THE IRAQ war may not be the worst of what President Bush is doing. Last month the United Nations Conference on Disarmament in Geneva adjourned, completely deadlocked. This is the body that since 1959 has hammered out the great arms control and reduction treaties -- the regime of cooperation and "verified trust" that enabled the Cold War to end without nuclear holocaust. The last agreement to come out of Geneva was the Comprehensive Test Ban Treaty in 1996, and the incoming Bush administration's attitude toward the whole enterprise was signaled by its explicit approval of the Senate's rejection of that treaty. Now the issue is the grave question of weapons in space, and for several years, while China and other nations have pushed for an agreement aimed at preventing an arms race in outer space, the United States has insisted that no such treaty is necessary. Last August China offered a compromise in its demands, hoping for a US moderation of its refusal, but no progress was made.
As of now, the 1967 Outer Space Treaty governs the military uses of space, but China argues that strategic plans openly discussed in the Pentagon, including the Missile Defense Program, involve deployments that will violate that treaty. In the words of John Steinbruner and Jeffrey Lewis, writing in Daedalus, "The Chinese were particularly alarmed by a 1998 long-range planning document released by the then United States Space Command. That document outlined a concept called global engagement -- a combination of global surveillance, missile defense, and space-based strike capabilities that would enable the United States to undertake effective preemption anywhere in the world and would deny similar capability to any other country."
If the Chinese were alarmed in 1998 by such "full-spectrum dominance," as US planners call it, imagine how much more threatened they feel now that Pentagon fantasies of preemption and permanent global supremacy have become official Bush policies. For decades, "deterrence" and "balance" were the main notes of Pentagon planning, but now "prevention" and "dominance" define the US posture. Such assertions can be made in Washington with only good intentions, but they fall on foreign ears as expressions of aggression.
When it comes to space, the Chinese have good reason for thinking of themselves as the main object of such planning, which is why they are desperate for a set of rules governing military uses of space. (At the American Academy of Arts and Sciences, a study of such rules is underway codirected by Steinbruner and the academy's Martin Malin).
Two weeks ago China put a man in space, a signal of China's arrival -- and of the arrival of this grave question. Beijing has invested heavily in commercial development of space and will become a significant economic competitor in that sphere. But such peaceful competition presumes a framework of stability, and it is inconceivable that China can pursue a mainly nonmilitary space program while feeling vulnerable to American military dominance. China has constructed a minimal deterrent force with a few dozen nuclear-armed ICBMs, but US "global engagement" based on a missile defense, will quickly undercut the deterrence value of such a force. The Chinese nuclear arsenal will have to be hugely expanded.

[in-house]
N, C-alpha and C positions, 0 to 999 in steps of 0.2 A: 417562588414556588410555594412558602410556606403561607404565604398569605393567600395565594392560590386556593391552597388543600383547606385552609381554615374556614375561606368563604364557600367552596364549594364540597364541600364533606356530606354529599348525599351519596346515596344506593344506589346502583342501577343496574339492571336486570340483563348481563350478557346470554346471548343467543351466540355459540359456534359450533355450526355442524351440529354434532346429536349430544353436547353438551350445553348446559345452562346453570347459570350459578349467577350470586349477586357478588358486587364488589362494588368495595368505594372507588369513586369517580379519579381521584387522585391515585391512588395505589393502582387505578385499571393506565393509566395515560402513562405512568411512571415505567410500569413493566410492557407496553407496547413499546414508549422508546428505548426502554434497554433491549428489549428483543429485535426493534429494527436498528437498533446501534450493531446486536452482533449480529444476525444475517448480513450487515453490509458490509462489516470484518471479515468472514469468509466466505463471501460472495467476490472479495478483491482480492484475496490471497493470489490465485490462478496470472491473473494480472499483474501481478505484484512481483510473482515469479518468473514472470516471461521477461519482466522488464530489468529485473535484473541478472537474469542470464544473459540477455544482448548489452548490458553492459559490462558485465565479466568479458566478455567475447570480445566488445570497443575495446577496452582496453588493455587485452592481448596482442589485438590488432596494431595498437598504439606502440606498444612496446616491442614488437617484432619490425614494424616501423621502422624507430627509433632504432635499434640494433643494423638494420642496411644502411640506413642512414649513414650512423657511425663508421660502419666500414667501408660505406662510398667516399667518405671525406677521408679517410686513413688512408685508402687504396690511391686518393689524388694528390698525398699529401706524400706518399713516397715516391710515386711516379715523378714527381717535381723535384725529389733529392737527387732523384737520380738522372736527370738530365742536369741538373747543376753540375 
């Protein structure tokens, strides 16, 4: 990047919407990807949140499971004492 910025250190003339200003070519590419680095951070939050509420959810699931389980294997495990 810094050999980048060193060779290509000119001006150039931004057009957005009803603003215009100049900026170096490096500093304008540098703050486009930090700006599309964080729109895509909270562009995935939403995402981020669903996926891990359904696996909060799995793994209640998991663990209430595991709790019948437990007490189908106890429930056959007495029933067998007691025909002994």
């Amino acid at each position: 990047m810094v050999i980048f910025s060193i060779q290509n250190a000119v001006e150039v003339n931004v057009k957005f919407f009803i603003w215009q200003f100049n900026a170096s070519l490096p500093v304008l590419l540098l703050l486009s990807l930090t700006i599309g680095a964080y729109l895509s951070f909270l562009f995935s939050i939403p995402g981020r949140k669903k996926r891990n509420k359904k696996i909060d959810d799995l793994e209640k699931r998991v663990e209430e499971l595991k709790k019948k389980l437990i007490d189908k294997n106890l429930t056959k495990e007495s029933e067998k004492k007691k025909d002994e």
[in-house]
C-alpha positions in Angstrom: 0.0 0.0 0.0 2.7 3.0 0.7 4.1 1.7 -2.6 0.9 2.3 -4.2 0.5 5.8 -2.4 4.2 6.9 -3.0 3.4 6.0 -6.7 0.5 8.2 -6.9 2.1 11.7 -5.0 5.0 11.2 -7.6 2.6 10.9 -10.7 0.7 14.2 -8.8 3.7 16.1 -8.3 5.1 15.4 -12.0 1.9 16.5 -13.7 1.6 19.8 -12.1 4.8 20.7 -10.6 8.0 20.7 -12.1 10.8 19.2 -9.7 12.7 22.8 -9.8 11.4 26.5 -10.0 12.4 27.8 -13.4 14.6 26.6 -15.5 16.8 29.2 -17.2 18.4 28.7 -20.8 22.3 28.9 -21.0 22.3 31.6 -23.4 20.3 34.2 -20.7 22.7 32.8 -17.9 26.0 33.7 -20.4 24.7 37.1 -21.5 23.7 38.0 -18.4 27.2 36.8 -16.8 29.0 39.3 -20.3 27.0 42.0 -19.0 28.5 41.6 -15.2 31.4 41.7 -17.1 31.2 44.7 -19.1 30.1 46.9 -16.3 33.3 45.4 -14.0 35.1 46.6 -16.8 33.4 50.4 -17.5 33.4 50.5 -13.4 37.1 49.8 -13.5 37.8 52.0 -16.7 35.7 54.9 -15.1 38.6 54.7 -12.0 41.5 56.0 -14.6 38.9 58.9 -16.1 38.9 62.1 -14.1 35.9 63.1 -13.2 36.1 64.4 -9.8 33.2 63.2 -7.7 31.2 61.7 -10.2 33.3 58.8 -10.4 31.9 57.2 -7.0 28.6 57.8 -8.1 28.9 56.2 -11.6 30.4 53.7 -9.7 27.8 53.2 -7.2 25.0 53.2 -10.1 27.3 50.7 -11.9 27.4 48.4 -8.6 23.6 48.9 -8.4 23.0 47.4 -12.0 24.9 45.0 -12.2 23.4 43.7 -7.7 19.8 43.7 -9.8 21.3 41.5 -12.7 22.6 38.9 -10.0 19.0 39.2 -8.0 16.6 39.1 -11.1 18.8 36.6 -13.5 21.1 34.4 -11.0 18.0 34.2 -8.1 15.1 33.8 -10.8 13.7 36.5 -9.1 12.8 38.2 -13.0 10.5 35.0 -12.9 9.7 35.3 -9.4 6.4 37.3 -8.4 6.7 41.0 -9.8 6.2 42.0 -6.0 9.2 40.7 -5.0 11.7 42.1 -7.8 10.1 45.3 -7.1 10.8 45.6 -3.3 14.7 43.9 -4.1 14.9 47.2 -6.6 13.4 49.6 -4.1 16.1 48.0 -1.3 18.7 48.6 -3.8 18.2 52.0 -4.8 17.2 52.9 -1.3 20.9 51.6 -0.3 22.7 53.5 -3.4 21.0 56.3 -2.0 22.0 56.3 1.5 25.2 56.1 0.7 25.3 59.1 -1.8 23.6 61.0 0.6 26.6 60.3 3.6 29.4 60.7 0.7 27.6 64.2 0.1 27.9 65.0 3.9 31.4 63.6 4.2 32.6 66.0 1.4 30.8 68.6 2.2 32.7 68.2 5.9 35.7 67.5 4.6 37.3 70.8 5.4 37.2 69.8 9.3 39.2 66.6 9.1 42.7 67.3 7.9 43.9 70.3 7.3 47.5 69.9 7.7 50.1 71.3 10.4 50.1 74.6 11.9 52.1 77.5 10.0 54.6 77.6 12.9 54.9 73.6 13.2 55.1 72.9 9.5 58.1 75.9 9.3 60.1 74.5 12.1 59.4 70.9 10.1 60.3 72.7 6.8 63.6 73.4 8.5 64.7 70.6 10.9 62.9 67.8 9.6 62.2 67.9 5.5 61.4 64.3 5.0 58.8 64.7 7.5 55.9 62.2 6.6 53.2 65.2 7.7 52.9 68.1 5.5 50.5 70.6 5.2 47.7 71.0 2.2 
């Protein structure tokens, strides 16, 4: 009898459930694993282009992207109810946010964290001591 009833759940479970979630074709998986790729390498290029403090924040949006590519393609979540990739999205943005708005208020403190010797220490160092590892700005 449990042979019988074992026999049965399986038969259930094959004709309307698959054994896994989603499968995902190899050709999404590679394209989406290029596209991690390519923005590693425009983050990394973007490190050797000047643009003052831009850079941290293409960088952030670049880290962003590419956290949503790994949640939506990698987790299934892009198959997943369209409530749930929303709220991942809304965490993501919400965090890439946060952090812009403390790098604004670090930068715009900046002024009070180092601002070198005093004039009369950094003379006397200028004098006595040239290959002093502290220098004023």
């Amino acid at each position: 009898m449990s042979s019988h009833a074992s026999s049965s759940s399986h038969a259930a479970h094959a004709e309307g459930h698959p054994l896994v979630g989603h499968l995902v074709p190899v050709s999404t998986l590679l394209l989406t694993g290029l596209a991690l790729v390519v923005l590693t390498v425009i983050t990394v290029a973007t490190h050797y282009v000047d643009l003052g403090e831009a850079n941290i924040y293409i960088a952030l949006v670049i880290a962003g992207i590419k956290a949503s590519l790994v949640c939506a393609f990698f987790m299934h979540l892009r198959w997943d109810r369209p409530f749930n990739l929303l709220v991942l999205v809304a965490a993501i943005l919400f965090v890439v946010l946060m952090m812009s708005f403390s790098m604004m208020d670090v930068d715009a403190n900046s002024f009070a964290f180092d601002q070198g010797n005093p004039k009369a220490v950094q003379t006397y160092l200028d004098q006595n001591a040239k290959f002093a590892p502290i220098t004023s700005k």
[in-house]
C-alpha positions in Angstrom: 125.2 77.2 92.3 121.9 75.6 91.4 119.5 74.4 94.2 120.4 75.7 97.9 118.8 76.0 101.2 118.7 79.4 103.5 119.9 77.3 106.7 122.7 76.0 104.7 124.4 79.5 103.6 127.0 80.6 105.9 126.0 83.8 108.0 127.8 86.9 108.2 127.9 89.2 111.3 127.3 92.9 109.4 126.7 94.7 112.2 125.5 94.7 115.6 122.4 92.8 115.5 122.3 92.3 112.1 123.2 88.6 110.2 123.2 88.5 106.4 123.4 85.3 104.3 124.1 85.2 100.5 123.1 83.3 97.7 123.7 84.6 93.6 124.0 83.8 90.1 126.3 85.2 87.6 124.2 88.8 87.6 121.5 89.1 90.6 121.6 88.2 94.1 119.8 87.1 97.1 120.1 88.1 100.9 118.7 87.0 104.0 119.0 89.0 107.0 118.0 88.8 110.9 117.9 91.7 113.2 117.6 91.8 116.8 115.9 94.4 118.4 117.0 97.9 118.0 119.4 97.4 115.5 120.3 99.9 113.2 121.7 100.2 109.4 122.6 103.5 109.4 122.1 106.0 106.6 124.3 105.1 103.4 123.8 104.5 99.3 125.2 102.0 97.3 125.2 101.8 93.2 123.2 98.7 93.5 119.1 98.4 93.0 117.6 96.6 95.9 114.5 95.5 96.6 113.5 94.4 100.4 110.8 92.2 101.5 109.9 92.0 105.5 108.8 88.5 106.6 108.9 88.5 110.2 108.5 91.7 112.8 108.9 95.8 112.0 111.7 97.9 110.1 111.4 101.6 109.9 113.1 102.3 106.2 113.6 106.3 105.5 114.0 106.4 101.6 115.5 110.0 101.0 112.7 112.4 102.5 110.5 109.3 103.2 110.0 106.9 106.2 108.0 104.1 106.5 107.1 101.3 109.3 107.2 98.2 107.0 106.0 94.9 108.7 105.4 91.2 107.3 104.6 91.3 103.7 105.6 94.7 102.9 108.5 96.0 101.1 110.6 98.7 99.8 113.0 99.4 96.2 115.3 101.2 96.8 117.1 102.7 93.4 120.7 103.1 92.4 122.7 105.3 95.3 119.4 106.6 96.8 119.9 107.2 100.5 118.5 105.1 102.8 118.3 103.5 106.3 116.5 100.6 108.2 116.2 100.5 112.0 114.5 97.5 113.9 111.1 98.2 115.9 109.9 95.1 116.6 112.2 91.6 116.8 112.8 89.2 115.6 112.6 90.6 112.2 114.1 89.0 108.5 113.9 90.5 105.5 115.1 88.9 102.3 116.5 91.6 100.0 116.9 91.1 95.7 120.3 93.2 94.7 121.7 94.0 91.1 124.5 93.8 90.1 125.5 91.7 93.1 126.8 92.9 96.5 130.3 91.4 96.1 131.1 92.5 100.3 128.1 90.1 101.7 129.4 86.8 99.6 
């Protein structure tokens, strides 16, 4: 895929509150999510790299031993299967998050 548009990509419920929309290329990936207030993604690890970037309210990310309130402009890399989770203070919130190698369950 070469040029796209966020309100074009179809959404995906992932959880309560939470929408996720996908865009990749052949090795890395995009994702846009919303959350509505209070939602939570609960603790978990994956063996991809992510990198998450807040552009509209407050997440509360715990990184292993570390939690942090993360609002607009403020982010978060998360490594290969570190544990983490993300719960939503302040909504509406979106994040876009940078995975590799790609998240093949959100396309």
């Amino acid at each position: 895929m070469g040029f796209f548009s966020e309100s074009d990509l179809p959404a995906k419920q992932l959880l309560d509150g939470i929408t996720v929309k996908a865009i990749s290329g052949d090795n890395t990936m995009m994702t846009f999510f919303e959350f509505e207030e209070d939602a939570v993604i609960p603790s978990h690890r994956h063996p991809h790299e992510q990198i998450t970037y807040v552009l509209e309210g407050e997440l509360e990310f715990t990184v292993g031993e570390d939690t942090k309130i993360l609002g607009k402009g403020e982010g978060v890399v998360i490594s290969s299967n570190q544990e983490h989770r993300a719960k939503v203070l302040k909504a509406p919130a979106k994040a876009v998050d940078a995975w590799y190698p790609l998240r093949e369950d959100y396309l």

Meanwhile, America's "high frontier" weapons capacity will put Chinese commercial space investments at risk. No nation with the ability to alter it would tolerate such imbalance, and over the coming decades there is no doubt that China will have that capacity. Washington's refusal to negotiate rules while seeking permanent dominance and asserting the right of preemption is forcing China into an arms race it does not want. Here, potentially, is the beginning of a next cold war, with a nightmare repeat of open-ended nuclear escalation.
Today, on the surface, US-Chinese relations seem good. Partly in response to Beijing, President Bush, while in Asia, moderated his refusal to offer North Korea assurances that the United States will not be an aggressor. Bush met with China's President Hu Jintao and reiterated US congratulations on China's man in space. This week China's Defense Minister Cao Gangchuan is meeting in Washington with Secretary of Defense Donald Rumsfeld. But a dark undercurrent runs between the two nations, and it is fraught with danger. The problem is America's refusal to discuss the problem.
What makes this situation so ominous is that the Pentagon's aggressive strategic planning for space and the Bush administration's rejection of treaty restraints are not only unchallenged in the US political discourse but are largely unnoted. Was the issue even hinted at in the Democrats' debate in Detroit? What Democrat has raised the question of the sabotaged Conference on Disarmament? Who is warning of the Bush-sponsored resumption of the arms race? And where is the defense of the idea, once sacred to Americans, that outer space marks a threshold across which human beings must not drag the ancient perversion of war?
© Copyright 2003 Globe Newspaper Company.